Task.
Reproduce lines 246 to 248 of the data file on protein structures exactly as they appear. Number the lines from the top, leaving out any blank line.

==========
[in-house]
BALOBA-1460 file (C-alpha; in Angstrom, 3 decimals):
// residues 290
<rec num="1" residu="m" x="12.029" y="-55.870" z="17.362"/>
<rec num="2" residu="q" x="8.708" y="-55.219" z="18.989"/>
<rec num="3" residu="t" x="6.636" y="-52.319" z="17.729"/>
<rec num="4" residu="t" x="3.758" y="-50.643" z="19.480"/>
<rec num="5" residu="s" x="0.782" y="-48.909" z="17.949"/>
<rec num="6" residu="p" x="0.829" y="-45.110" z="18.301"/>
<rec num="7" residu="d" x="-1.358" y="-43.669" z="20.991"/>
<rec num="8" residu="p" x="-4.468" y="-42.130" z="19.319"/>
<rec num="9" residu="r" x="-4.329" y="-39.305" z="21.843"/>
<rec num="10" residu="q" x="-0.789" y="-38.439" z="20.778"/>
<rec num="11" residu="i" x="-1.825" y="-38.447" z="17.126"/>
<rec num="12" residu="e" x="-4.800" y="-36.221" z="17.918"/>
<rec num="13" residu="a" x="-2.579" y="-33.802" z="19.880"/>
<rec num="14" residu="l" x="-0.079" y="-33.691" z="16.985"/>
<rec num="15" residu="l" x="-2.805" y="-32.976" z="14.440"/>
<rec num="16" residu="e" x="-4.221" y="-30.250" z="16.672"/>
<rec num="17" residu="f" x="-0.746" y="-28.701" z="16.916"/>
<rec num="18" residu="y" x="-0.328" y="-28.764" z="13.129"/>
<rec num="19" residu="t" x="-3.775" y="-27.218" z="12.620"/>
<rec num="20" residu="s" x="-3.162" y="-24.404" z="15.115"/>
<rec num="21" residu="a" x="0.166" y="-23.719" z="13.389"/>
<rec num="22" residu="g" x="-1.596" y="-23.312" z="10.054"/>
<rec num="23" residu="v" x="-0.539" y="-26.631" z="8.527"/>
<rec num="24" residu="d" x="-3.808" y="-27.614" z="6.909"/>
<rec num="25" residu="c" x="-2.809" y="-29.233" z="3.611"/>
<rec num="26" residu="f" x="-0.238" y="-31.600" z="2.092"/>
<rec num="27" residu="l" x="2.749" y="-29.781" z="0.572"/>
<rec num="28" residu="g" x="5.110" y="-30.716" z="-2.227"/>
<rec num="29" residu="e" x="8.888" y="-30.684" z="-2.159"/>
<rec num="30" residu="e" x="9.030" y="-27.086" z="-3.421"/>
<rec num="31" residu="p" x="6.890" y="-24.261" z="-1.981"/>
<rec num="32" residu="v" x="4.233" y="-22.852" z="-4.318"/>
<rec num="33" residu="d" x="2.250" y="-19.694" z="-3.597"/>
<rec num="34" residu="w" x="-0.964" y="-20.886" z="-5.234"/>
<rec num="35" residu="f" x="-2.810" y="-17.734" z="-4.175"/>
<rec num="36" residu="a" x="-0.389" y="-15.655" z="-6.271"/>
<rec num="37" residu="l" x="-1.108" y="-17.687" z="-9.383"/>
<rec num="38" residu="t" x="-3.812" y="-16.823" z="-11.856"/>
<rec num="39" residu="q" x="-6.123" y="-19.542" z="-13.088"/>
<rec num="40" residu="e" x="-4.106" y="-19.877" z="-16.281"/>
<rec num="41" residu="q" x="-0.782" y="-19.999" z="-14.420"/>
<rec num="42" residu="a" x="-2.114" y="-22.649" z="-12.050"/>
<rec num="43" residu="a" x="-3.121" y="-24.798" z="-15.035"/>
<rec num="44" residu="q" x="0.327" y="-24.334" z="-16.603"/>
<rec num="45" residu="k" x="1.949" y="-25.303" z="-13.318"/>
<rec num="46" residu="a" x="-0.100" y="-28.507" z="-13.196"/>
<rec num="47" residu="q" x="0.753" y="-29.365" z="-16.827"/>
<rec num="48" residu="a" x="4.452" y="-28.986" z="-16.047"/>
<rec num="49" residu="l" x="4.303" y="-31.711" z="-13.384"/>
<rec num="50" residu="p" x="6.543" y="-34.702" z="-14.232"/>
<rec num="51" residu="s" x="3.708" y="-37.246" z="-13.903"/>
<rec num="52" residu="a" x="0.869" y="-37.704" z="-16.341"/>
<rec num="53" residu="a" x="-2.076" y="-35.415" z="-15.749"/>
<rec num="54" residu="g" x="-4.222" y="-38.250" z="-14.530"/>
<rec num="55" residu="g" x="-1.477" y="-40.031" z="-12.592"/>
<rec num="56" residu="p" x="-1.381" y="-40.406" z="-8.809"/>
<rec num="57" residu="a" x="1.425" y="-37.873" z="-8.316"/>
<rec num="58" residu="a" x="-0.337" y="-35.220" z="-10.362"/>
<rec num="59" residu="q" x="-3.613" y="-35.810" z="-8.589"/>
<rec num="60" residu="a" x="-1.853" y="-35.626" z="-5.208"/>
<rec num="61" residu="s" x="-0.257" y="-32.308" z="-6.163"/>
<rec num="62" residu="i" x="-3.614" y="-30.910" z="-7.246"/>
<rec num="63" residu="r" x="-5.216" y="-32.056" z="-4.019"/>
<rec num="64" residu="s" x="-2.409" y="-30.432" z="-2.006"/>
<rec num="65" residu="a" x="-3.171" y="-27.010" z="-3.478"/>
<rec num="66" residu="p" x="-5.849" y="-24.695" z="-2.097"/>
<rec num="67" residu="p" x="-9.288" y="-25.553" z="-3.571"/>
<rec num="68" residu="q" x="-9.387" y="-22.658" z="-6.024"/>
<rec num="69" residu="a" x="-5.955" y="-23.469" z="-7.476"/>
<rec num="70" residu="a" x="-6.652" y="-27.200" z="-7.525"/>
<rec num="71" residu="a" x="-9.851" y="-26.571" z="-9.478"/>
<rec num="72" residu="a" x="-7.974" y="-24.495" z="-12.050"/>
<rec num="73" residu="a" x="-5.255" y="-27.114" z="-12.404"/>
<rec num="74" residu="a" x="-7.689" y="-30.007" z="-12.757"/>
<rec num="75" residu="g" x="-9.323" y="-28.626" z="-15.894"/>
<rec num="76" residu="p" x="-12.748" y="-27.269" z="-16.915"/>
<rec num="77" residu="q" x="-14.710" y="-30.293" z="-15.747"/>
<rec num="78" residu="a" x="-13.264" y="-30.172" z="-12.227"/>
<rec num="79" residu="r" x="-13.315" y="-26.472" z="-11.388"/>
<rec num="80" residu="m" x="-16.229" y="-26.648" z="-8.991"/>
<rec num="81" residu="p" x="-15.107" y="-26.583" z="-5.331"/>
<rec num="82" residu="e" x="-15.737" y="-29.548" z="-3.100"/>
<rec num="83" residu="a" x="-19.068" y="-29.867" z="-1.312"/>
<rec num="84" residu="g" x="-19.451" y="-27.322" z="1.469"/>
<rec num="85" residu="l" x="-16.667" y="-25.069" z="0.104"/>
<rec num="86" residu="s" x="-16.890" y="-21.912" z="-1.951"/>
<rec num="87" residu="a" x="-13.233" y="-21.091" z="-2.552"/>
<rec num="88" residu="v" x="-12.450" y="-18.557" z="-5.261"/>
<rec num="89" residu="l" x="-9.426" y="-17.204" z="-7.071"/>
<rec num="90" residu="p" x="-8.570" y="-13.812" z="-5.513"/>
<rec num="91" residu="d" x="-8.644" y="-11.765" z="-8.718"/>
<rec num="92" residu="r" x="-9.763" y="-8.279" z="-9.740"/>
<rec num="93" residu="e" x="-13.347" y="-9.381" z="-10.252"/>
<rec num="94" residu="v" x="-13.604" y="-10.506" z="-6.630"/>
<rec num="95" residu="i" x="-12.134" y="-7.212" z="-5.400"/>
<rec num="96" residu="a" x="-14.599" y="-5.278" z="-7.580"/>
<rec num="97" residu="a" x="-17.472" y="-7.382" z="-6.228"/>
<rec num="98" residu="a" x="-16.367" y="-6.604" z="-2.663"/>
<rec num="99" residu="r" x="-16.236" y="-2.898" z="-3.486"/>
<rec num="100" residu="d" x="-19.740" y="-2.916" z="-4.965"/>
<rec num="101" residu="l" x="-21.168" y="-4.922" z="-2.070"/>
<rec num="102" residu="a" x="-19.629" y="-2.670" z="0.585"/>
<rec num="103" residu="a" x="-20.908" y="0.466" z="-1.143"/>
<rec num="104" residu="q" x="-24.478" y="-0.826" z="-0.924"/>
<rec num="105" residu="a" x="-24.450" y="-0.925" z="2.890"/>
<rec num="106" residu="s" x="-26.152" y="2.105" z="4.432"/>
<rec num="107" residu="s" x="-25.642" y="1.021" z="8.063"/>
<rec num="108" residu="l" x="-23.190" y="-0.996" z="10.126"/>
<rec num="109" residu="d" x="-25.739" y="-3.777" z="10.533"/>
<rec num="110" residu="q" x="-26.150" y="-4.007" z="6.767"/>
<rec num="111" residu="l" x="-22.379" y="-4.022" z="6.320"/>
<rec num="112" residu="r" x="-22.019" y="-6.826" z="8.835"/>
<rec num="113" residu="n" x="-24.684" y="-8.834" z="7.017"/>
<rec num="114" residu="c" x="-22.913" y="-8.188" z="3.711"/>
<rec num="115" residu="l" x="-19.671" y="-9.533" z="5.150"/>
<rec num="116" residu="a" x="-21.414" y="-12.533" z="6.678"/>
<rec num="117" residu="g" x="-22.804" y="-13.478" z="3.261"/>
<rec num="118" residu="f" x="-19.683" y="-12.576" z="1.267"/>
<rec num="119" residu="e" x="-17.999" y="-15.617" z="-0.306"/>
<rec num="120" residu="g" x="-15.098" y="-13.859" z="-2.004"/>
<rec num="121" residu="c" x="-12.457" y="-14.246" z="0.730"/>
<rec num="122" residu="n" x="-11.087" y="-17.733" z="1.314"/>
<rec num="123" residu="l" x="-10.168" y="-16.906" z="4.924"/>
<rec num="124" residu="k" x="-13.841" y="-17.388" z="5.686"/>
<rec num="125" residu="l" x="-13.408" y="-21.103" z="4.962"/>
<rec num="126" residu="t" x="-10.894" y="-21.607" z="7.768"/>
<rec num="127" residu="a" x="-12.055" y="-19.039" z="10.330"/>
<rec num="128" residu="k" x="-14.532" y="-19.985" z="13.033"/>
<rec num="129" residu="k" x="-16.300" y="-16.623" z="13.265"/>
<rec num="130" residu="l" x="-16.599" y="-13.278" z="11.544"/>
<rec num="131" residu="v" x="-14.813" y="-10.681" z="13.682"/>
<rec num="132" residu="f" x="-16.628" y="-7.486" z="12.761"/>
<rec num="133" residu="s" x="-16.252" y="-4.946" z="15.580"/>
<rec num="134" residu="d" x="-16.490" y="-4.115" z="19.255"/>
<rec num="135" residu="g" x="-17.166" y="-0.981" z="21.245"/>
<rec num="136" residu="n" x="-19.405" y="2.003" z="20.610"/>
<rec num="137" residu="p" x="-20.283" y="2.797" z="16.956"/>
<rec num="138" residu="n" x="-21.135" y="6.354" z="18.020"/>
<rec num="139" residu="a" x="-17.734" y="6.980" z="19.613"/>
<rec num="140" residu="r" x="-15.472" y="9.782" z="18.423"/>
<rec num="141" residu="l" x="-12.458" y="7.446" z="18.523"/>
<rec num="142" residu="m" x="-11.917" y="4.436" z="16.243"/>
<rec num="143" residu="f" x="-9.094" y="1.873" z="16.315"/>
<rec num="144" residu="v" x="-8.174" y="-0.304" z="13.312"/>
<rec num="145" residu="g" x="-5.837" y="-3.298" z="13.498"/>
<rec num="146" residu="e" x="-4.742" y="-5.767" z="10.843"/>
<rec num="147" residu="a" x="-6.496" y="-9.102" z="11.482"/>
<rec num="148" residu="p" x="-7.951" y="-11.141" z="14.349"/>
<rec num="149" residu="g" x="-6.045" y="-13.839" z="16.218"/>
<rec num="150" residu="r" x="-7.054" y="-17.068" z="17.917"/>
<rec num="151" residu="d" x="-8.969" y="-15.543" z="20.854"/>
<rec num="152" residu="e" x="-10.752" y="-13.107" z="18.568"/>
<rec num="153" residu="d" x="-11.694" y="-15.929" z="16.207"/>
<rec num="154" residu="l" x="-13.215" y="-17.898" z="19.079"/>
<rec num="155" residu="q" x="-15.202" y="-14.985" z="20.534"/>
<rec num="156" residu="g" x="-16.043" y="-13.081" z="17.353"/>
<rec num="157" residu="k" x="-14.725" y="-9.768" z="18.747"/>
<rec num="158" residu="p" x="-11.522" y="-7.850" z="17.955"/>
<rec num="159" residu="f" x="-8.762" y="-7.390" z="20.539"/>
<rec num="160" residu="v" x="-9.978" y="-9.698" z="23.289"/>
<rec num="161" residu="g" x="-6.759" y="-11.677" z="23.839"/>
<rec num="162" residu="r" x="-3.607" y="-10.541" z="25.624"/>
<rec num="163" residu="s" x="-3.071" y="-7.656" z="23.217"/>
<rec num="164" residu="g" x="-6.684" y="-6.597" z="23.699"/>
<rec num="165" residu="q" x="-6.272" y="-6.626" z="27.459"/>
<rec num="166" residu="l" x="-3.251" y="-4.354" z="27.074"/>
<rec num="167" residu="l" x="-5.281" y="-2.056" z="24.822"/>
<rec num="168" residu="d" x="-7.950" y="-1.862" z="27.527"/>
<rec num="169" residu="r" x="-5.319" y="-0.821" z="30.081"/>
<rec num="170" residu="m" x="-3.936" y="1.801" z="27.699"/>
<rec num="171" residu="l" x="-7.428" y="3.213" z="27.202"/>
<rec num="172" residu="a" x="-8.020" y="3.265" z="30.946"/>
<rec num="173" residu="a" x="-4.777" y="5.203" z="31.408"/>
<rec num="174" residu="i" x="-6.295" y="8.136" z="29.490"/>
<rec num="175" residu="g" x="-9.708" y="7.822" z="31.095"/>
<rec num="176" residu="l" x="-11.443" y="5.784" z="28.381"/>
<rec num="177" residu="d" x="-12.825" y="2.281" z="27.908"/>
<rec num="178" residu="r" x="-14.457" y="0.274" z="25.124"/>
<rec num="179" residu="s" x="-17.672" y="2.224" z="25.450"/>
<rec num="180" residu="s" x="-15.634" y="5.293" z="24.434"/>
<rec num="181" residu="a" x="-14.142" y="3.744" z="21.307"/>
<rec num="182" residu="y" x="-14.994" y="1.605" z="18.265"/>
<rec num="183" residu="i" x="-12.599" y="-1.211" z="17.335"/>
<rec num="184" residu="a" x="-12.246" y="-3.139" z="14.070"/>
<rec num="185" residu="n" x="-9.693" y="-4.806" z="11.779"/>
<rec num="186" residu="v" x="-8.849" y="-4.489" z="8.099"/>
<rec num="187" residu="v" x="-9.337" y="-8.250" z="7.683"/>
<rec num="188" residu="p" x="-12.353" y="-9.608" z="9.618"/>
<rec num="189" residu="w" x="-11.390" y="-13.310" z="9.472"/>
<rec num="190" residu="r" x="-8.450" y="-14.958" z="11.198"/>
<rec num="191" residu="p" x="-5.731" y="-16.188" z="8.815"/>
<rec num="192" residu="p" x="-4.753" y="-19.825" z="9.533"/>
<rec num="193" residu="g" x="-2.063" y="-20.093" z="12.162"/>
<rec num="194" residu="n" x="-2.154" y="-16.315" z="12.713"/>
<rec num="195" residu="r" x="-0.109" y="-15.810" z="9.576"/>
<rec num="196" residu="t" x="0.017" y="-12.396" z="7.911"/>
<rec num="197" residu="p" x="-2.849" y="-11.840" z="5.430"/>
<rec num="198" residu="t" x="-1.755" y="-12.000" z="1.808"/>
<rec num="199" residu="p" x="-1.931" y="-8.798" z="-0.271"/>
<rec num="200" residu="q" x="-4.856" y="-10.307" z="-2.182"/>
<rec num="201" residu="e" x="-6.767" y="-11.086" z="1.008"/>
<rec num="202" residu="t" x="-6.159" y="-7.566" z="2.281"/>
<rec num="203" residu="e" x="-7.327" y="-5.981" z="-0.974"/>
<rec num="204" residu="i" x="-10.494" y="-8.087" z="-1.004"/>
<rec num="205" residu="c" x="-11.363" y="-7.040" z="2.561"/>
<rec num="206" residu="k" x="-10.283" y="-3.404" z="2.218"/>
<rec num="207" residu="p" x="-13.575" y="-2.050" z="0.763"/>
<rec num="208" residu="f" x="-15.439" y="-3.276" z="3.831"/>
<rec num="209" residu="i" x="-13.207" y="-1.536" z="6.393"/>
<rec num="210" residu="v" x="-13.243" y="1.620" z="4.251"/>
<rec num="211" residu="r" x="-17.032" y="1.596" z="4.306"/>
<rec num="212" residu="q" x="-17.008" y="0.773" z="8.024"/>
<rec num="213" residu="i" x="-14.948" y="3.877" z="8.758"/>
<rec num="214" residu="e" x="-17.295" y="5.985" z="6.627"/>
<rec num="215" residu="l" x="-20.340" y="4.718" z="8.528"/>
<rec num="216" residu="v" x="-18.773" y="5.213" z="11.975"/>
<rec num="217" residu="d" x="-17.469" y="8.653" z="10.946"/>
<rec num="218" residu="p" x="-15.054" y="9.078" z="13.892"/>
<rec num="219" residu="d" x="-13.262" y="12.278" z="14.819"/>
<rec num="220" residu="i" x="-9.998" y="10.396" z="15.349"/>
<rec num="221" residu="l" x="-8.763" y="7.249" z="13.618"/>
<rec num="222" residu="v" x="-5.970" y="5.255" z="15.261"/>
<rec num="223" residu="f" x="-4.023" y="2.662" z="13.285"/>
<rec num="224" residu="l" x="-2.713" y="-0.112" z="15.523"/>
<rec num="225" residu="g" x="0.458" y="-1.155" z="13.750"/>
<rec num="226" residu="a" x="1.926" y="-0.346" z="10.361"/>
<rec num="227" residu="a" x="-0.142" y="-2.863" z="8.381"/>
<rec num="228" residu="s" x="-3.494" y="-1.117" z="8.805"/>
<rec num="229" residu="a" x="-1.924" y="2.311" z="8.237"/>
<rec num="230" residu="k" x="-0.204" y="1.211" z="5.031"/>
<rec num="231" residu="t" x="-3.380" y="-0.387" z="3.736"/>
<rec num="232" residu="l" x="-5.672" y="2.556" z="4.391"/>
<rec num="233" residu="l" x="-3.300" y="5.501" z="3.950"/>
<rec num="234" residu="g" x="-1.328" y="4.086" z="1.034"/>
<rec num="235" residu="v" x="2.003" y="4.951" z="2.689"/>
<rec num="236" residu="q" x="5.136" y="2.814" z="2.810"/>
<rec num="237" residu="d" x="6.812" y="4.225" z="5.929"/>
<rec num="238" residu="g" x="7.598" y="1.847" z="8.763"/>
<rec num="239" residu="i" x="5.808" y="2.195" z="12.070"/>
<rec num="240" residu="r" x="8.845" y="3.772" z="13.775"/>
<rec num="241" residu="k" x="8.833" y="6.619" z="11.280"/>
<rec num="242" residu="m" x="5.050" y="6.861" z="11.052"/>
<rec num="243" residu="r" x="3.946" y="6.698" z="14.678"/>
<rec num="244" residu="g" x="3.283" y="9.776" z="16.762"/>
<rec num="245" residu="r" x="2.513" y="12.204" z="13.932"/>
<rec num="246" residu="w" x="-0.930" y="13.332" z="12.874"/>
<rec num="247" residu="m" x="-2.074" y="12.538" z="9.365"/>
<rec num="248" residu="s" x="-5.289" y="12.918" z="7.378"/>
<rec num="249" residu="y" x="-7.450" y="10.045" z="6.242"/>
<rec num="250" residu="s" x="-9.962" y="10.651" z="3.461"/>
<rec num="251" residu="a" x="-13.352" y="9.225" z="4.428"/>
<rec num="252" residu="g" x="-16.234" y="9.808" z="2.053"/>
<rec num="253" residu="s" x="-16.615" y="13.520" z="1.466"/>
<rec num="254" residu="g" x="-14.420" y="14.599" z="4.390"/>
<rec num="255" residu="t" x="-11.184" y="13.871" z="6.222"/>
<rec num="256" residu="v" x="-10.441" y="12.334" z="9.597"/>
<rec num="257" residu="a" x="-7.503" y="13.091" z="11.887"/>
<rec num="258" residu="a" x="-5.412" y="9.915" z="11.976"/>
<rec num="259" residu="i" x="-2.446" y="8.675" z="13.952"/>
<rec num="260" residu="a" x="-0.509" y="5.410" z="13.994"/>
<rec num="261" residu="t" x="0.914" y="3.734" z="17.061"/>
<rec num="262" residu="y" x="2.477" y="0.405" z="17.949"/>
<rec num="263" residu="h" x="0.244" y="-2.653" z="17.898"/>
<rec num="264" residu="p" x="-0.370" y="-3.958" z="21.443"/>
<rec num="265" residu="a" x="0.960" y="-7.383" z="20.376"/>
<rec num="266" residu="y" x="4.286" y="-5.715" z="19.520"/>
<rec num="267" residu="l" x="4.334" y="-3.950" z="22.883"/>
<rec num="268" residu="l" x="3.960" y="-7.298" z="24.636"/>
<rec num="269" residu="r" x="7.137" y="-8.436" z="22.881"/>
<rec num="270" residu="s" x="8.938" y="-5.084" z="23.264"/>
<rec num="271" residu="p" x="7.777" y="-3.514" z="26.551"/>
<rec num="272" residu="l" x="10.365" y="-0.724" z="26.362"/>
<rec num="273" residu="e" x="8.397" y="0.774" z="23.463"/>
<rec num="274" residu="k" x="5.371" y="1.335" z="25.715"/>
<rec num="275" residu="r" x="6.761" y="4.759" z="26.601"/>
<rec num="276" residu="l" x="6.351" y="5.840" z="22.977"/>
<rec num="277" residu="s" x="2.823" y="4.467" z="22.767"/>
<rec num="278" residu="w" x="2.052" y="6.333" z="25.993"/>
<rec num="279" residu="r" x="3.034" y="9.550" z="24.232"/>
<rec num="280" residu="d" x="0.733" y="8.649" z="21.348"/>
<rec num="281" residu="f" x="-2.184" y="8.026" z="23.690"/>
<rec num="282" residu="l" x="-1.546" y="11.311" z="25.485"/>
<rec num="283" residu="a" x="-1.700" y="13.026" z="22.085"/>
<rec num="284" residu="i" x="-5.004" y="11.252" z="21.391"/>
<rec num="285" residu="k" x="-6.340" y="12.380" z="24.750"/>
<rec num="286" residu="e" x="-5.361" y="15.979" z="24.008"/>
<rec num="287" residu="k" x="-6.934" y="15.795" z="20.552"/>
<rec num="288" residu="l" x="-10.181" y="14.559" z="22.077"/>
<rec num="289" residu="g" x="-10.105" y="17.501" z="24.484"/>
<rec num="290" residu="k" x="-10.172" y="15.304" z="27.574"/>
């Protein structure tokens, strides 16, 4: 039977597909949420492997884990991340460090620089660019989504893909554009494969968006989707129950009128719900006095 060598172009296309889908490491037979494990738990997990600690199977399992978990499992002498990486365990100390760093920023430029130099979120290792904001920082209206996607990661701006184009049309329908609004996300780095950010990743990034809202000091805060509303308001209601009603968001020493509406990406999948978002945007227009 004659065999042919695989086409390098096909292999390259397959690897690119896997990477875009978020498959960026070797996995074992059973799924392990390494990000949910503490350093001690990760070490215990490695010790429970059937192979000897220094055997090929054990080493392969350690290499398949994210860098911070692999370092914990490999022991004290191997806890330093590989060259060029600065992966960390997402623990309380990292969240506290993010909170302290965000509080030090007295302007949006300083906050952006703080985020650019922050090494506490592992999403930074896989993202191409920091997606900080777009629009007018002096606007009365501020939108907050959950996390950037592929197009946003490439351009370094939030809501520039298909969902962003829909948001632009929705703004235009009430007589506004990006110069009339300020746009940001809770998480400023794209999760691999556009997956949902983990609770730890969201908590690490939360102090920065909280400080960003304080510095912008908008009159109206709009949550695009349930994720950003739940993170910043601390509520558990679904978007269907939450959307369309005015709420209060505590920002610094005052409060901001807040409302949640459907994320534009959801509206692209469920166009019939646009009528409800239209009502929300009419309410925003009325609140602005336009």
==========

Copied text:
<rec num="243" residu="r" x="3.946" y="6.698" z="14.678"/>
<rec num="244" residu="g" x="3.283" y="9.776" z="16.762"/>
<rec num="245" residu="r" x="2.513" y="12.204" z="13.932"/>